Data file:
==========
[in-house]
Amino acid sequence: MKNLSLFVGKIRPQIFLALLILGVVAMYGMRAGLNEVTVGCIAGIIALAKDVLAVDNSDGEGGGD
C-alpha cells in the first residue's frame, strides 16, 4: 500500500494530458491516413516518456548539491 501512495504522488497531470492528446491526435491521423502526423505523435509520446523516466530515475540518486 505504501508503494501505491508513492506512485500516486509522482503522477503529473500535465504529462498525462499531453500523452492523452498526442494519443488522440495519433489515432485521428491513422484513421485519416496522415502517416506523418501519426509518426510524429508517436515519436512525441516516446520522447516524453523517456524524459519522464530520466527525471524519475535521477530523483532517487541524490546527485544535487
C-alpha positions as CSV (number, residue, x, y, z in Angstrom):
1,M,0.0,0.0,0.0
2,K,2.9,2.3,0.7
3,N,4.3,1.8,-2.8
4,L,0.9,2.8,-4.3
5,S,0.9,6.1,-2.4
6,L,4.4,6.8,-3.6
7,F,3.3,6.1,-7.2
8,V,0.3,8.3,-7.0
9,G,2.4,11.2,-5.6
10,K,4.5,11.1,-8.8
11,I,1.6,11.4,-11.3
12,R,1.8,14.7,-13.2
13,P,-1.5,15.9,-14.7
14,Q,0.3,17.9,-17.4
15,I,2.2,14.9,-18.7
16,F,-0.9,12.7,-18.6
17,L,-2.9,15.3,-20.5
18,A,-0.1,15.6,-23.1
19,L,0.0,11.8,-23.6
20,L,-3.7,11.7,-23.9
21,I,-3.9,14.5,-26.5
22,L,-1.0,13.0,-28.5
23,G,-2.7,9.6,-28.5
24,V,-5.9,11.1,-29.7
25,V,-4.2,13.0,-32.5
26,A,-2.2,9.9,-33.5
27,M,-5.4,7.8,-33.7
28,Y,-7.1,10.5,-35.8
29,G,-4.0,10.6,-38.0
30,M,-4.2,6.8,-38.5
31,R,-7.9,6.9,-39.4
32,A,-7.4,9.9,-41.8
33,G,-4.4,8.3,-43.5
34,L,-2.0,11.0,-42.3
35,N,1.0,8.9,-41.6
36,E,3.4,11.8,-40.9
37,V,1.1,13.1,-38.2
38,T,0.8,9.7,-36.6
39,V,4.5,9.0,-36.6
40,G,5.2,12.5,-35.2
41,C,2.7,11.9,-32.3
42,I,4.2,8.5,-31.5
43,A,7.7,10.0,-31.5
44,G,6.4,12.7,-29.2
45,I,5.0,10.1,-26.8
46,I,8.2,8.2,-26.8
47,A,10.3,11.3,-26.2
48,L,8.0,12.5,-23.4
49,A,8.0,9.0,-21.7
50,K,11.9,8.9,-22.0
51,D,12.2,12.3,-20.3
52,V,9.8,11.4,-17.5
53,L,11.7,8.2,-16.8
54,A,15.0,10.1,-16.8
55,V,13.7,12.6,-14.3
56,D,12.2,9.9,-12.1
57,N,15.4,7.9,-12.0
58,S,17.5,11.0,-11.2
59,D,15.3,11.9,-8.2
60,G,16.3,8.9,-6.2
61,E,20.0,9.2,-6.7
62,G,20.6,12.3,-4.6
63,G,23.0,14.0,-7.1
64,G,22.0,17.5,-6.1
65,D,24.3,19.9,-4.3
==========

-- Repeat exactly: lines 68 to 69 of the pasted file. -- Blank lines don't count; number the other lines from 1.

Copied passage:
64,G,22.0,17.5,-6.1
65,D,24.3,19.9,-4.3